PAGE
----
2.3. DNS Record Manipulation
The DNS infrastructure of the Internet plays a critical role in resolving host and domain names into IP addresses. A great deal of effort has gone into ensuring that DNS works efficiently and is resilient in the face of server failures, incorrect data, or malicious attempts to disrupt the system. But even with these safeguards in place, the system is still subject to attack.
The potential benefit for someone involved in Internet fraud is huge. If you can change the DNS records for a major bank so that they point to your fake site, then you can potentially capture the account numbers and passwords of anyone who logs into the system. This approach sidesteps the need to send out email messages that try to get users to log in, but it does require a high level of technical sophistication. Two approaches have been used: DNS Poisoning and Pharming .
DNS servers around the Internet keep their tables updated by querying other more authoritative servers. The structure is a hierarchy with the network root servers at its origin. In a DNS poisoning attack, DNS servers are manipulated to fetch updated, incorrect DNS records from a server that has been set up by the attacker. This is a sophisticated type of attack to which modern DNS servers are largely immune. But successful attacks do still take place, usually by exploiting bugs in the server software. In March 2005, the SANS Internet Storm Center reported one such attack in which users were redirected to sites that contained spyware, which was then downloaded to users' computers. A detailed report on this attack can be found at http://isc.sans.org/presentations/dnspoisoning.php.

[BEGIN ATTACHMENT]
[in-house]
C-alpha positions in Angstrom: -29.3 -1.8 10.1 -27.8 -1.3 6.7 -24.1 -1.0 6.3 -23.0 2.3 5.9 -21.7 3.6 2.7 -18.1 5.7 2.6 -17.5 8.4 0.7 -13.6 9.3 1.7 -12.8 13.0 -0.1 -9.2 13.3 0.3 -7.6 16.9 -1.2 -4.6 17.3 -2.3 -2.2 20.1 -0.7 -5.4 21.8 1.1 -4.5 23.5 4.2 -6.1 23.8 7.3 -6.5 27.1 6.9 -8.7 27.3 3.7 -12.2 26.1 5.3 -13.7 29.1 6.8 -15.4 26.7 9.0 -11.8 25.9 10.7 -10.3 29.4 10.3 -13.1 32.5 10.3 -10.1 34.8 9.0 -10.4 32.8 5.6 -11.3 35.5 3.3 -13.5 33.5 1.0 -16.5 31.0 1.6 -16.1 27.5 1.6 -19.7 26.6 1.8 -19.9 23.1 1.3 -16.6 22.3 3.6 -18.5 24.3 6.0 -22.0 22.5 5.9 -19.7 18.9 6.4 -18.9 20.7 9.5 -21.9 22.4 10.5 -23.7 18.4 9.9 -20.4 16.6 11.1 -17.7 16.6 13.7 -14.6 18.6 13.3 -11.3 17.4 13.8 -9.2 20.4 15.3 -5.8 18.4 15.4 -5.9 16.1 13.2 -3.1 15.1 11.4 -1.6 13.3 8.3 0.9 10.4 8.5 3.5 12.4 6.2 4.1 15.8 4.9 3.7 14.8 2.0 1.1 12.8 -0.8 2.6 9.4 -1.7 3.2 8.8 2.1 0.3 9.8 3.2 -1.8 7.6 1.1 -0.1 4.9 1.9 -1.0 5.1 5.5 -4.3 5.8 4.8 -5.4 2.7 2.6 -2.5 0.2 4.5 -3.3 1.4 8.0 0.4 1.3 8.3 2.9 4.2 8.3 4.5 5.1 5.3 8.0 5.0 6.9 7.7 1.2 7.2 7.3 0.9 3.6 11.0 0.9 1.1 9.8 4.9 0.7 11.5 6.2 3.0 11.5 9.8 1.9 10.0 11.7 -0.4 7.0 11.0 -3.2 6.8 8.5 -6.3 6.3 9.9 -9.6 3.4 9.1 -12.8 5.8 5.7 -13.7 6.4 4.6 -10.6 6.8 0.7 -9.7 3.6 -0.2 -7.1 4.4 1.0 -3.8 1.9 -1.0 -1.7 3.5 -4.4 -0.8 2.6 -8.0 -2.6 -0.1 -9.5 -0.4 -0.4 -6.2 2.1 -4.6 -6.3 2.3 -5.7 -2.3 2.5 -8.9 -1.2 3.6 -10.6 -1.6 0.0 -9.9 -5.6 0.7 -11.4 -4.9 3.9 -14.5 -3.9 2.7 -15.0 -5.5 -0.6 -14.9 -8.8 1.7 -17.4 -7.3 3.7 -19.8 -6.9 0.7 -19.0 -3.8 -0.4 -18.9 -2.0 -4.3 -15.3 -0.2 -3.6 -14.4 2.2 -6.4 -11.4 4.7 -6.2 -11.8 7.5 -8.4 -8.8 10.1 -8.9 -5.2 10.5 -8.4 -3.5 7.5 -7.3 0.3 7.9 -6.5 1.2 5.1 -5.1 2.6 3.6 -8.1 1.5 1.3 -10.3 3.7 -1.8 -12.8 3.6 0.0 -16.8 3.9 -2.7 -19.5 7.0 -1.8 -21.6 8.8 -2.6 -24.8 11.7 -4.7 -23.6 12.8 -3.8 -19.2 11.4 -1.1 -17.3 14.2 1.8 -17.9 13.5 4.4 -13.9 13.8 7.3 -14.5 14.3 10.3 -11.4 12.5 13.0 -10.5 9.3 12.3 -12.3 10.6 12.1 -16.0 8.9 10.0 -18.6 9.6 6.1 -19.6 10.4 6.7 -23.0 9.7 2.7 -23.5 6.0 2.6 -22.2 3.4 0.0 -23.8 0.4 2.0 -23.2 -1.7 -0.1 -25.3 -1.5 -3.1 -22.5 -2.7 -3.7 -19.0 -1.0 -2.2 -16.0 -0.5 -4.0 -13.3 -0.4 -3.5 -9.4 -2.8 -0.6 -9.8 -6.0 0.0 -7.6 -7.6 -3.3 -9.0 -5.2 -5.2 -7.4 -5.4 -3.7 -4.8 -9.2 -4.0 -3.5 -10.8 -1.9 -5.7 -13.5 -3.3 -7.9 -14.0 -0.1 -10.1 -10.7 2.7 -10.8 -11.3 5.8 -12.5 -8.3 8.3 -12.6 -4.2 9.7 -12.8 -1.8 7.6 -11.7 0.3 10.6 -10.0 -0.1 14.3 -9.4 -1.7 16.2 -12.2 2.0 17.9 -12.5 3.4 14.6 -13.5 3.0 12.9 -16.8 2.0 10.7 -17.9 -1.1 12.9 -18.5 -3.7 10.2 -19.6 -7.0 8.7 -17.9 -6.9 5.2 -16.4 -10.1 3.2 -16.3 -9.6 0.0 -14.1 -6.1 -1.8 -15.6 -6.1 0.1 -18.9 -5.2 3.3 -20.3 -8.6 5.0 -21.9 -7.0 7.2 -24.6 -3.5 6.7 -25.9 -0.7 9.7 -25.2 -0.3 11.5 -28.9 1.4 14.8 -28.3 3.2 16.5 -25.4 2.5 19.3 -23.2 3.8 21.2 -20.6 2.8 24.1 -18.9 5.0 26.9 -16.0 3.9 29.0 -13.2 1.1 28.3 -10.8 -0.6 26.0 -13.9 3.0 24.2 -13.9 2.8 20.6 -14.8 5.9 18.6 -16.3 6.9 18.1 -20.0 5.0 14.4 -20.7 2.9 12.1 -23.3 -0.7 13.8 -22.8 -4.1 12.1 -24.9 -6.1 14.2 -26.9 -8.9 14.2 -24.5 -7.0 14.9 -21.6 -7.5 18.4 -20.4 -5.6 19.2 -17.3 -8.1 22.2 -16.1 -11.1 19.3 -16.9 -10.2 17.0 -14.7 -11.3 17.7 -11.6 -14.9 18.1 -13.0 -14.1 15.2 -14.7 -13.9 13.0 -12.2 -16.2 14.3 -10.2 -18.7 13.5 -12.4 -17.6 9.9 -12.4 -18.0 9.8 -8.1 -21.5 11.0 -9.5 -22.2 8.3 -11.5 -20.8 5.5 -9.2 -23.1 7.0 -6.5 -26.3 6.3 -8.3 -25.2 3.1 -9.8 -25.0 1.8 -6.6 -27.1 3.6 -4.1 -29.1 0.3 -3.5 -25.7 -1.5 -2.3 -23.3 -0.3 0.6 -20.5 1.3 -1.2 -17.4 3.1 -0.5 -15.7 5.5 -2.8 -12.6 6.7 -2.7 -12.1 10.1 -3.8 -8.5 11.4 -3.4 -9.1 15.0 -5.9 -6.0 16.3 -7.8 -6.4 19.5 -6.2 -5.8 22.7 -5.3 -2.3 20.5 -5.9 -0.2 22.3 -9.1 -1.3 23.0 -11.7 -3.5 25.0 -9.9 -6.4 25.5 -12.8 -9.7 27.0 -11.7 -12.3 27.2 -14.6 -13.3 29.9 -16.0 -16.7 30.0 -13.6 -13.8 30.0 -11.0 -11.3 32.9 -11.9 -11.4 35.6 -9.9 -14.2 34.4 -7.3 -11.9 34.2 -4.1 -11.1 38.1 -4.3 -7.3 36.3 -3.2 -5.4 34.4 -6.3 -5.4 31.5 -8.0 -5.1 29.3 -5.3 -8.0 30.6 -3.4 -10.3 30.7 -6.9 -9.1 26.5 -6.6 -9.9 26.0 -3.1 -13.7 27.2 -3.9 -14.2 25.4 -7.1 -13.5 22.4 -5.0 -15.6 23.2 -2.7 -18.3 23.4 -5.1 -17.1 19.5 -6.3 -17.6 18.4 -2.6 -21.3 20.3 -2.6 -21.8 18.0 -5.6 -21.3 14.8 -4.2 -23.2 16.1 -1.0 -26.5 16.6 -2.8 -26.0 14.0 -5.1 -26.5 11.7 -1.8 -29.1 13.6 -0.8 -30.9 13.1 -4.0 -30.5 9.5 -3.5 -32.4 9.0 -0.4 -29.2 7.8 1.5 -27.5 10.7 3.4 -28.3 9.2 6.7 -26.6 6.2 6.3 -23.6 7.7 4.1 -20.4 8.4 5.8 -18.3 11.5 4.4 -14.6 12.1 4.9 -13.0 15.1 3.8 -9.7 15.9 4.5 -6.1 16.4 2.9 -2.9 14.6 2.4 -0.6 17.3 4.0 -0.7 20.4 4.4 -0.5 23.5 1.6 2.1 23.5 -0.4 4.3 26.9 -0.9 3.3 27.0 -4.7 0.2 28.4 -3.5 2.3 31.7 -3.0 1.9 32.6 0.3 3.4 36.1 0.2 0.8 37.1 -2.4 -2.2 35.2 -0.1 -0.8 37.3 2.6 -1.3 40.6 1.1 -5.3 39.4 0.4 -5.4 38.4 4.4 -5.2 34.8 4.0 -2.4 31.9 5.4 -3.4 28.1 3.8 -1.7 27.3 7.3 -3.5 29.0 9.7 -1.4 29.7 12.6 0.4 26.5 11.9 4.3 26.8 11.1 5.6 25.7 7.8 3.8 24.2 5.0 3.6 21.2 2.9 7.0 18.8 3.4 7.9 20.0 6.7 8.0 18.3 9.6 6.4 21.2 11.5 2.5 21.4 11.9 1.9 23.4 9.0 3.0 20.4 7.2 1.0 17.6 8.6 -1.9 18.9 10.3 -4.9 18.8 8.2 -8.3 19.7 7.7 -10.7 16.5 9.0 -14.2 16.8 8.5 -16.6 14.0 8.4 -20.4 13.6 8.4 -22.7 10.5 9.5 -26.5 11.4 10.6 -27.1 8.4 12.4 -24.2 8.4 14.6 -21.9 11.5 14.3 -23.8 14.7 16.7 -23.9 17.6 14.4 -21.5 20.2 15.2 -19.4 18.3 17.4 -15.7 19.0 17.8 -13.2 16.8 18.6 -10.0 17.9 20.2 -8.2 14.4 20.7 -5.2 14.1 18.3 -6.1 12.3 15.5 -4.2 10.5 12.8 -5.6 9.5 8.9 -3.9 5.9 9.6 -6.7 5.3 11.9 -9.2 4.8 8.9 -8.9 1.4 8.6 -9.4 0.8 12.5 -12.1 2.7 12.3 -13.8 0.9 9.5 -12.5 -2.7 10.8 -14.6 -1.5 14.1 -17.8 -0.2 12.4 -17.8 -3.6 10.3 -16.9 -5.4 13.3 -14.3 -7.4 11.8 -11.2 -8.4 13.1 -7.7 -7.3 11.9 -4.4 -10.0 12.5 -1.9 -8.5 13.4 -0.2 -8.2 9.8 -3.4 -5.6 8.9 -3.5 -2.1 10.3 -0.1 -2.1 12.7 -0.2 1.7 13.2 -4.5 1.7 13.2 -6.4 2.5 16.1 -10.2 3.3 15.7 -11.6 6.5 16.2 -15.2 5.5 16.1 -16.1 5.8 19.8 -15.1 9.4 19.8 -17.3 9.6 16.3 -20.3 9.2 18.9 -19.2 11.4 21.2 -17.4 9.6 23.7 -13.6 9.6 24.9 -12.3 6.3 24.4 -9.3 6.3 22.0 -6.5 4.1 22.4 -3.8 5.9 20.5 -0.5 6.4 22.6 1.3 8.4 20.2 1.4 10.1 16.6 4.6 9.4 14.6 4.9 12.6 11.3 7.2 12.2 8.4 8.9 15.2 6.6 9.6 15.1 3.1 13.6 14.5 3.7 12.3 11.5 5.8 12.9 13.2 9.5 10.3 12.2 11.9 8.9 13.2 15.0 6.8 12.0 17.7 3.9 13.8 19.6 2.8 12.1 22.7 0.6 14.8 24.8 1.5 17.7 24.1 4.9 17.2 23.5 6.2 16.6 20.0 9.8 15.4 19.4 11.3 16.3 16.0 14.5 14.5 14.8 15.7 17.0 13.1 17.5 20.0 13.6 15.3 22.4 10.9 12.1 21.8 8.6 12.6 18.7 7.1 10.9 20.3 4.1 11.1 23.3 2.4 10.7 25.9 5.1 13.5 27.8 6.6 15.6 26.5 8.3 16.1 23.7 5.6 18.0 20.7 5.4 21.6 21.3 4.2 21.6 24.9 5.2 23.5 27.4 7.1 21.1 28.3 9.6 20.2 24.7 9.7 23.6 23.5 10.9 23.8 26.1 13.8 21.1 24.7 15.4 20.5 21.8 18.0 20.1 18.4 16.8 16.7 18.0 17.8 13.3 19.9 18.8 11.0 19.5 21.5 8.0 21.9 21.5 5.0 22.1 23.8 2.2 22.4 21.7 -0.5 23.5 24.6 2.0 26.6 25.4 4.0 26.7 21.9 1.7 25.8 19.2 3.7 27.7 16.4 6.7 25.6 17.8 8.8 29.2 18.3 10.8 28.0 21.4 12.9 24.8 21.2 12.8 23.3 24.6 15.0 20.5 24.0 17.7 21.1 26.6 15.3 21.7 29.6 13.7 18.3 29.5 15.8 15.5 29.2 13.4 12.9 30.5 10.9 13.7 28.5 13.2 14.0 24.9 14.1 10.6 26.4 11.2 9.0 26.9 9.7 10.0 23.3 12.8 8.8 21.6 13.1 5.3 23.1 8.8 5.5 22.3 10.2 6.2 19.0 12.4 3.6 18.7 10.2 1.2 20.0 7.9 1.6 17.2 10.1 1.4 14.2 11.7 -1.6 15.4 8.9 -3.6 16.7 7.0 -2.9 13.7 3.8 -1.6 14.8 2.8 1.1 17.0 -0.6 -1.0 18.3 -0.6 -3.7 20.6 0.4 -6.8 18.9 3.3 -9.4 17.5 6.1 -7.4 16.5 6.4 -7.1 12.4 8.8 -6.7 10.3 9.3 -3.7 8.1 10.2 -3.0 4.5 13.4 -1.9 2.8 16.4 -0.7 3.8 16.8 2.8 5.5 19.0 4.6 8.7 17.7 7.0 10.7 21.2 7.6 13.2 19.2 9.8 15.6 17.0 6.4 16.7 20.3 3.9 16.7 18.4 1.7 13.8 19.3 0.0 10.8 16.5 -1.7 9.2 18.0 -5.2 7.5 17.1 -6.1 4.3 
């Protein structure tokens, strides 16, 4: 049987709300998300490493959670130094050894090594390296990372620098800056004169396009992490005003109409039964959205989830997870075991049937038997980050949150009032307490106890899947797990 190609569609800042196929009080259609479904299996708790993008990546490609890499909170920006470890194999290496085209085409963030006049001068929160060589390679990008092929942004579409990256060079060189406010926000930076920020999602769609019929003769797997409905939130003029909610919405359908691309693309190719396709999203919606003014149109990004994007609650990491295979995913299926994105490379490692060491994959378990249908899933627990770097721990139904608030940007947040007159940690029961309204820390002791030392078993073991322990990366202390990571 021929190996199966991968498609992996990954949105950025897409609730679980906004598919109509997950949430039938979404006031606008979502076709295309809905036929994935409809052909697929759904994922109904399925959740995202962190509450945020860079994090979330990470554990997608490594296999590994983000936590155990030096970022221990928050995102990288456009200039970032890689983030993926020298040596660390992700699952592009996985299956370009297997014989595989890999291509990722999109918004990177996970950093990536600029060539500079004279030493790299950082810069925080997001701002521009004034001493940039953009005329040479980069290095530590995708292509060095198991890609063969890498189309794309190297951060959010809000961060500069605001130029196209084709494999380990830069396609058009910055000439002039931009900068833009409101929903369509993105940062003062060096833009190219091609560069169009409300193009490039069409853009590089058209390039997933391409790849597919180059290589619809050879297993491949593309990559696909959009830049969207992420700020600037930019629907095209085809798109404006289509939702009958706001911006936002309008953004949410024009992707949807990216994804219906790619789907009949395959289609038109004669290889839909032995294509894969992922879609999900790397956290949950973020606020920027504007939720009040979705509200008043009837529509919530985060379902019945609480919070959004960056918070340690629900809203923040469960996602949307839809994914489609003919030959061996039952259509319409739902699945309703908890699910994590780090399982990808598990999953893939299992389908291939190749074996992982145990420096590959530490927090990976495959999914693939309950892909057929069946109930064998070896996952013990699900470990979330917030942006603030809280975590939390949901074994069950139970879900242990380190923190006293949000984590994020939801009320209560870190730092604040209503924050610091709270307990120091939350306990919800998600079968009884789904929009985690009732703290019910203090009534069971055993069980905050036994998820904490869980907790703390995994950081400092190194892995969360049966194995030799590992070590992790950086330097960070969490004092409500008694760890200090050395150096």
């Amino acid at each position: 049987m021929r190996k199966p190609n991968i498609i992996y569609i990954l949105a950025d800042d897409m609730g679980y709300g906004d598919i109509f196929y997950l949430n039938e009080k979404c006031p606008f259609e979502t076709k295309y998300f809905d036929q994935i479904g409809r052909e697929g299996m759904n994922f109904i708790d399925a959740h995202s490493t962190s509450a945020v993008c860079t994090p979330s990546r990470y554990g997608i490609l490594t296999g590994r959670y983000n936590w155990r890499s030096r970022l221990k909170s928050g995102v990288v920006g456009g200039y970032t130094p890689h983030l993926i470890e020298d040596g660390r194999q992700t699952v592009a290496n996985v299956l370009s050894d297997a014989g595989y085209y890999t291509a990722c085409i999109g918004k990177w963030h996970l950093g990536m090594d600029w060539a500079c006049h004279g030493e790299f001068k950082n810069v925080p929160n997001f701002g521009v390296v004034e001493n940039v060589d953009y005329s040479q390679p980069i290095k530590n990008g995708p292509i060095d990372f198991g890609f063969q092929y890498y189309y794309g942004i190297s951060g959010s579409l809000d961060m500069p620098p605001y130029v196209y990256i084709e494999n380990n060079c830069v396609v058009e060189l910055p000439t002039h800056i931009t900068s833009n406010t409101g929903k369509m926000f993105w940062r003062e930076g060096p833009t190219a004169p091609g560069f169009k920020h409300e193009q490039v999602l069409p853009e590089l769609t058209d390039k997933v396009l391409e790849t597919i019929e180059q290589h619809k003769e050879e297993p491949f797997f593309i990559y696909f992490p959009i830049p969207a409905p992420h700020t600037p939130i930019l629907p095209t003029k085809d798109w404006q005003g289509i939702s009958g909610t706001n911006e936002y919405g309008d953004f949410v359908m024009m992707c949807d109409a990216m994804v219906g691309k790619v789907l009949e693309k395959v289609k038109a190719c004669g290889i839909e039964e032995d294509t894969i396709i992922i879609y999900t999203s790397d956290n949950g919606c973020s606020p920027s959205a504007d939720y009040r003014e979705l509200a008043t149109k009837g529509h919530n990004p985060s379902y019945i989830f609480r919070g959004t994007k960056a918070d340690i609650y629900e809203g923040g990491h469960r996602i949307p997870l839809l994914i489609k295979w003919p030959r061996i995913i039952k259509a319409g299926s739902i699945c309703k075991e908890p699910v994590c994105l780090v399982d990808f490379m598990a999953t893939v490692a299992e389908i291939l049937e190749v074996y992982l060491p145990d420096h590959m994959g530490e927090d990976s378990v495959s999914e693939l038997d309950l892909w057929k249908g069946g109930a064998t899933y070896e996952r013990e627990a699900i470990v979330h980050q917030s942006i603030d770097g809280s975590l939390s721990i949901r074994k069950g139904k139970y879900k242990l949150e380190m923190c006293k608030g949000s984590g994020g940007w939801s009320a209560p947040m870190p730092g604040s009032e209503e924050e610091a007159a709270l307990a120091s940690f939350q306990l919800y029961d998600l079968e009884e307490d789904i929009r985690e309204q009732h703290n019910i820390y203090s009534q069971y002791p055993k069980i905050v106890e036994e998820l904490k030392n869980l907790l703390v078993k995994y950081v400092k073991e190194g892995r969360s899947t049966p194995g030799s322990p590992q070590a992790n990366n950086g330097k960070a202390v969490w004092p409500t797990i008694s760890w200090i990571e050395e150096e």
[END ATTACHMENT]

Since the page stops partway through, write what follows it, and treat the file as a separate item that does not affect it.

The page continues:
Pharming is somewhat of an umbrella term for several different approaches to manipulating DNS records. Rather than going after DNS servers directly, an attacker may try to con a domain registrar into changing the authoritative DNS record for a domain to point to their fake site. Examples of this form of social engineering have included someone simply calling a registrar on the phone and persuading them that they represent the owner of the target domain.
One example of this involved the New York-based Internet service provider Panix. In January 2005, an attacker was able to transfer control of its DNS records to a server in the United Kingdom, with all company email being redirected to a server in Canada. Even though the problem was spotted quickly, the impact on the company and its customers was substantial.
Another form of attack takes advantage of the fact that most operating systems have a local file of hostname-to-IP-address mappings that will be queried before making a remote DNS query. If such a file contains a match, then that address will be used without any further lookups. This has been exploited by a computer virus called the Banker Trojan. In addition to logging user keystrokes, it adds lines to the end of a host file on a Windows system that will redirect users to fake bank sites. Many variants of this trojan have been found.
DNS is fundamental to the operation of the Internet and usually works so well that people take it for granted. Attacks like these are a reminder that all components of the Internet are vulnerable.